Some people have been busy all their lives and don’t let a bit of frailty hold them back from continuing to enjoy life. Others find themselves stopped in their tracks by mobility problems, illness or the loss of friends or a partner who has died. As keeping busy is such an important part of living well and longer, we decided to write this article on hobbies and activities for elderly people.
Hobbies for Elderly People
If your elderly parents might fall into the ‘stopped in their tracks’ category it can be hard to keep their spirits up. Keeping physically and mentally active is a good place to start. It may mean some lateral thinking on your part, to take account of their location, interests and physical abilities. And some open-mindedness on theirs, being willing to consider new pursuits for possibly the first time in decades. Among the many ideas you could discuss with them are:
1. Lunch Clubs
Lunch clubs are a great way for elderly people to maintain their social life. There are many many of these – some run by the local church or community centre, or by charities and other organisations. Many also offer fun additional activities including board games, exercise classes, reading and writing sessions and arts and crafts – not forgetting the bingo and raffles etc.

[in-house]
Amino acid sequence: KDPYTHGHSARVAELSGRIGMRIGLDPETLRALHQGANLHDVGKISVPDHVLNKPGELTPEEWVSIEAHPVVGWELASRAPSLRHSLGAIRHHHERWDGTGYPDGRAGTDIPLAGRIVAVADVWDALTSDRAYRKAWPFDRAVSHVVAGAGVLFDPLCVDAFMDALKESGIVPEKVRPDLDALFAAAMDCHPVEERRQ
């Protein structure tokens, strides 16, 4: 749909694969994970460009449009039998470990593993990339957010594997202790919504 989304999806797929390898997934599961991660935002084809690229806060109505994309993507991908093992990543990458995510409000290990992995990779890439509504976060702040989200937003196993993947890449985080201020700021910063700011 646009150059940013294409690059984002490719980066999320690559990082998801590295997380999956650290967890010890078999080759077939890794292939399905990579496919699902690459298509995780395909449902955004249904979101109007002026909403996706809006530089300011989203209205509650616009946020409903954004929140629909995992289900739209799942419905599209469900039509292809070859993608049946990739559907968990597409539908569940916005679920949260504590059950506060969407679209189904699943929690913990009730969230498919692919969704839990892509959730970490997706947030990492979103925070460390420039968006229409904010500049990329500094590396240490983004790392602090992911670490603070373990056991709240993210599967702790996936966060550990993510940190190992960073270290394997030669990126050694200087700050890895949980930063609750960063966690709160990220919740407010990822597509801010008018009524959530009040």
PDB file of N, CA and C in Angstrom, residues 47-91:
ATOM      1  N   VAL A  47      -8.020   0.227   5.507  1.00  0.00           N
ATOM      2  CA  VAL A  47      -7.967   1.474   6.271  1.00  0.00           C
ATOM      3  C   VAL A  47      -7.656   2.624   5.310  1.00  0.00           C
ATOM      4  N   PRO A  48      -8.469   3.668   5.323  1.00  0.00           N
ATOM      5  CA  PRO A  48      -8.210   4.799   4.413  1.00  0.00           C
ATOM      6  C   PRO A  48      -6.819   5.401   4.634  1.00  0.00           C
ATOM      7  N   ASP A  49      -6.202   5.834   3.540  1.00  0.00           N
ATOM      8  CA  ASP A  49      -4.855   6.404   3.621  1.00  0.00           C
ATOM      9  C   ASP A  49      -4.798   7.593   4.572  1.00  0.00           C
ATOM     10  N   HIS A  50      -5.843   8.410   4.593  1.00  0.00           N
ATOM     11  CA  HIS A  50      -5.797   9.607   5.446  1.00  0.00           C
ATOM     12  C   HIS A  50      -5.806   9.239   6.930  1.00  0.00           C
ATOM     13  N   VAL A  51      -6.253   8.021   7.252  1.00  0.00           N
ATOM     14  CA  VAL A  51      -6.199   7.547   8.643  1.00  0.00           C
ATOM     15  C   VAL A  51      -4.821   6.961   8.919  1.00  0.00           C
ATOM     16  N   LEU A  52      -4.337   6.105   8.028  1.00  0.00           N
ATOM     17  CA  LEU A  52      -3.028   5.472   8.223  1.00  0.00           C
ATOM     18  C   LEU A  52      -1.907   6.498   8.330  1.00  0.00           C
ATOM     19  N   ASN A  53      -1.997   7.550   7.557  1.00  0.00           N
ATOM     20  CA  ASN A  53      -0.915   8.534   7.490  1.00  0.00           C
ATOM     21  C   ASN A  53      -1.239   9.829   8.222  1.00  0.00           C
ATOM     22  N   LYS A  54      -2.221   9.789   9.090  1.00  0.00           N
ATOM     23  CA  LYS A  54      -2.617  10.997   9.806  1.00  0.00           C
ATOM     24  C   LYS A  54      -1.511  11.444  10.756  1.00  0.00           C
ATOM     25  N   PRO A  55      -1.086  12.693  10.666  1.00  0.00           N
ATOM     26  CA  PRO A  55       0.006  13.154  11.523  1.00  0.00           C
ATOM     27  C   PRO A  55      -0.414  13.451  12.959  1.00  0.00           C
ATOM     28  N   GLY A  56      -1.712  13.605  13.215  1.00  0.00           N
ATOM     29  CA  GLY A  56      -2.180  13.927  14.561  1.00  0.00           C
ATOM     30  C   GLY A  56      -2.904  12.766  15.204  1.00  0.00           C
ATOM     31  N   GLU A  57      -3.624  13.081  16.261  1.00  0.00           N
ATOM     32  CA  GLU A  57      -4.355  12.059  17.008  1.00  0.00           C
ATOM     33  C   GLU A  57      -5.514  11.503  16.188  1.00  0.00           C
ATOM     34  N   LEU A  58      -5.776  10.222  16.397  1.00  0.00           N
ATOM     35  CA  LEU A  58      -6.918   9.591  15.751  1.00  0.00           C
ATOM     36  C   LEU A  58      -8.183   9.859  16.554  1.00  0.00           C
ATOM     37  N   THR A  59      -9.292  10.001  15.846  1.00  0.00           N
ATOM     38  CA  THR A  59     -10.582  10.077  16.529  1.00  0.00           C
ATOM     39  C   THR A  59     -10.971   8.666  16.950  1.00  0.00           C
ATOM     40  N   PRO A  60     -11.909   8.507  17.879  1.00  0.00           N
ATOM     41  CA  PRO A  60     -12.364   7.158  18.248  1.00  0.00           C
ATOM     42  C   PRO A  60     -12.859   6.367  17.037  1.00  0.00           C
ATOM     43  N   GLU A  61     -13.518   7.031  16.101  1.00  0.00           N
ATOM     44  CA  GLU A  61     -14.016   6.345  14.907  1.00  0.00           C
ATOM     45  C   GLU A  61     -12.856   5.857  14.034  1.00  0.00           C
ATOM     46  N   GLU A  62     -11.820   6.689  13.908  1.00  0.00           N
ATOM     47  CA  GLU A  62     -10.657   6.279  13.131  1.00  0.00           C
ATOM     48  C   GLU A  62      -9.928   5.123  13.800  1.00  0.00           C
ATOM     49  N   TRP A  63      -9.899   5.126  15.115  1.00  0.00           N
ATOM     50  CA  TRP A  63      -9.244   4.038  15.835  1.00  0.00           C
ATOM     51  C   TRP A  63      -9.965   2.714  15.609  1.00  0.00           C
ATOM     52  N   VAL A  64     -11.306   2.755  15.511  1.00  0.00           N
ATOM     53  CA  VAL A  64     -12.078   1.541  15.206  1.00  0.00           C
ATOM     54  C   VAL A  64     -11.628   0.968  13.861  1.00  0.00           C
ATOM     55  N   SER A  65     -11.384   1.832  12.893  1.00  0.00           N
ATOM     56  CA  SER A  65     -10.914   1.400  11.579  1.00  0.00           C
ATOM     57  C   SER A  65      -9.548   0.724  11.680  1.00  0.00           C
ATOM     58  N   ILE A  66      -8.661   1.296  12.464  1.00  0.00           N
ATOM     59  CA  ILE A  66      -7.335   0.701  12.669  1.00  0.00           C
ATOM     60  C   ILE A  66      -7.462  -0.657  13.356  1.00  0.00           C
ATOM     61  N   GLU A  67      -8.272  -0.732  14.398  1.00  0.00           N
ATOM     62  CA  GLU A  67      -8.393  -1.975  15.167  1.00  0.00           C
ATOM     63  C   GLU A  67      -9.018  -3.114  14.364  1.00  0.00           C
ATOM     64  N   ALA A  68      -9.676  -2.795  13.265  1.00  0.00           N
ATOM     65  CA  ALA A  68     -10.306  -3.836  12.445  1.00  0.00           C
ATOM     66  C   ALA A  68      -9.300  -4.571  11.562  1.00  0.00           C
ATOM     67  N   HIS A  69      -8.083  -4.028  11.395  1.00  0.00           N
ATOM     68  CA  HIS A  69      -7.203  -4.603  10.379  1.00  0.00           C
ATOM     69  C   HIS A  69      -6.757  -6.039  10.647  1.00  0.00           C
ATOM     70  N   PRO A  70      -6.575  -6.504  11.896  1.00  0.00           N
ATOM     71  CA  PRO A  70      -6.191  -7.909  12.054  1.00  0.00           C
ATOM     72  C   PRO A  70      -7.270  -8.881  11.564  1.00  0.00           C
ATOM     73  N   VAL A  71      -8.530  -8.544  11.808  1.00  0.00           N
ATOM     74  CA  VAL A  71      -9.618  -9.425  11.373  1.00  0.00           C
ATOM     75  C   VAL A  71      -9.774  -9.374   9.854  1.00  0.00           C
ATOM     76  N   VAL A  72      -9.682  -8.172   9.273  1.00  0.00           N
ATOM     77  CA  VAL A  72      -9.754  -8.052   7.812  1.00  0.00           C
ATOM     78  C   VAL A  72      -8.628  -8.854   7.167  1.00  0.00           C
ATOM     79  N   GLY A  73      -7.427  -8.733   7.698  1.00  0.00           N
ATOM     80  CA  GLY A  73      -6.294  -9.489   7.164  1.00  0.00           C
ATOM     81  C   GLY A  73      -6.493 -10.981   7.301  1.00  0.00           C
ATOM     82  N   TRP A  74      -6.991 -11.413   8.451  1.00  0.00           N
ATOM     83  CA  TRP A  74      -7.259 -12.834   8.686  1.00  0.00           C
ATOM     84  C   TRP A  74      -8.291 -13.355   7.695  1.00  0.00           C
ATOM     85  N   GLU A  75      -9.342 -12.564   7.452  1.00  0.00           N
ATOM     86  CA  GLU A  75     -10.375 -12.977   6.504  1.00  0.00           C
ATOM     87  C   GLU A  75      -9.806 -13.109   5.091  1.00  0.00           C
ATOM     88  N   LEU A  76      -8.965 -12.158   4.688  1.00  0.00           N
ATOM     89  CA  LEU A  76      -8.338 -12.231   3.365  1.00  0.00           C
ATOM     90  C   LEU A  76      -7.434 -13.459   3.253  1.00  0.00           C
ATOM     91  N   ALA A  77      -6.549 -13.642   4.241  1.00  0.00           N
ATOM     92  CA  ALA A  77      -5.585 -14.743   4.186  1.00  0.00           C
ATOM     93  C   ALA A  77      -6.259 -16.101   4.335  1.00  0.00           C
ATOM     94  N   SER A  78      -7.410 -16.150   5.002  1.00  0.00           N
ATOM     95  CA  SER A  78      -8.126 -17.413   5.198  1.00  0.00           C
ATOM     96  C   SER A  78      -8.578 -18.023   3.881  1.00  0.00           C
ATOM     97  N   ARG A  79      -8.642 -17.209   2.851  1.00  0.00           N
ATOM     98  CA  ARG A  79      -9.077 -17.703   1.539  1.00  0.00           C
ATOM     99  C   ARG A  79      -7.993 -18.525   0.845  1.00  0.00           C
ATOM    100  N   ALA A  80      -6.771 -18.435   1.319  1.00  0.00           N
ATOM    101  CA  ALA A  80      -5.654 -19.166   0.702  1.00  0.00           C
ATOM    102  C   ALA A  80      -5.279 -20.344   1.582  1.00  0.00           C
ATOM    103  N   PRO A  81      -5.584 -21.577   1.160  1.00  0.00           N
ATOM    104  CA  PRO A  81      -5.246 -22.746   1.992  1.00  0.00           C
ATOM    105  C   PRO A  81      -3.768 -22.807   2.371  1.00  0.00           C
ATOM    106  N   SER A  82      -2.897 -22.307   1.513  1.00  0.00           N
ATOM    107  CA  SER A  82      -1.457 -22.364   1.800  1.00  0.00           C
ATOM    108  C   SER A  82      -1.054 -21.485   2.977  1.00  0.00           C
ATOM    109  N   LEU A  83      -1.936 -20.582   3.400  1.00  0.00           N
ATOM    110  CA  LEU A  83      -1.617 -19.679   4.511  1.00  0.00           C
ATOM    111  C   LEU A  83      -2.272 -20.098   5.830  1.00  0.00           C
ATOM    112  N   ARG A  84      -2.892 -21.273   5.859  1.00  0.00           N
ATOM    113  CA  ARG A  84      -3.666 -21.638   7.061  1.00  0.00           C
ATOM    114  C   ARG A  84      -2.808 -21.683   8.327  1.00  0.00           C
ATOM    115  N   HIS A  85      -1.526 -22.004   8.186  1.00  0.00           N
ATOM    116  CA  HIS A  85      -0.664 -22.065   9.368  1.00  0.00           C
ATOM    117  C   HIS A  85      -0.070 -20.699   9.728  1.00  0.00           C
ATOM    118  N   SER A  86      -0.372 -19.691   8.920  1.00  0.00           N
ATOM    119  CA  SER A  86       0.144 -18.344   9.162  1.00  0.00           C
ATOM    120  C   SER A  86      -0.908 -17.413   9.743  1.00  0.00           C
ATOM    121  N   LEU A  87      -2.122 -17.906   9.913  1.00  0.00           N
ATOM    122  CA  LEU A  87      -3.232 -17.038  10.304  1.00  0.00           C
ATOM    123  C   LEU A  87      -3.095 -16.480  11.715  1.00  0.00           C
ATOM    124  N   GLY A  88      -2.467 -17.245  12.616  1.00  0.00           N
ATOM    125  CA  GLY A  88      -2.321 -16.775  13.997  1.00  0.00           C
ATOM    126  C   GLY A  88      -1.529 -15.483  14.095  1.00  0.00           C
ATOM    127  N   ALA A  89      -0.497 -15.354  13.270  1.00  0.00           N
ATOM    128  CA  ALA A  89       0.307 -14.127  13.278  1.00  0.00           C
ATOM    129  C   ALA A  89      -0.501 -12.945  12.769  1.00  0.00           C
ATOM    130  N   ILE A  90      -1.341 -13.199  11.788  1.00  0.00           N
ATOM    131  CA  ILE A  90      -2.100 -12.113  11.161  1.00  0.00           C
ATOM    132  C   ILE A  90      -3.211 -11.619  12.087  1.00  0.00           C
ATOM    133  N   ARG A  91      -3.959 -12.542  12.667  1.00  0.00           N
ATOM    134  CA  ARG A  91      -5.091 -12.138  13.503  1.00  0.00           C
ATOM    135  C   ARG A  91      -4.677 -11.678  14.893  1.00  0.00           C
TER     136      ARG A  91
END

2. University of the Third Age (U3A)
University of the Third Age is a fantastic organisation with branches throughout the UK offering not only monthly meet up sessions with guest speakers but, often, a whole range of interest groups too. It’s dedicated to giving the retired and elderly activities to participate in everything from art appreciation to wine-tasting. Members are able to share their skills and experience and teach others selected activities in small groups that meet up regularly. To see for yourself check out the website here U3A.
3. The WI
For women, the WI offers a wide range of activities, apart from jam making and is an extraordinary local network for women as is organisations like . The Arts Society. While men might want to get involved in something a little different and check out more of the international charitable groups that offer a social life with purpose such as Probus. Probus offers men the opportunity to travel and participate in the more social activities such as attending football games, travelling and day trips.
4. Men in Sheds
For men, ‘Men in sheds’ is a good option to look at! A project set up by Age UK supporting older men getting together to share and learn new skills. The men are given a space to work together with tools and equipment and decide on what activities they would like to do including building, wood work, crafts and gardening. This is a great project that offers inter-generational work and socialisation for elderly men.
5. Other Social Groups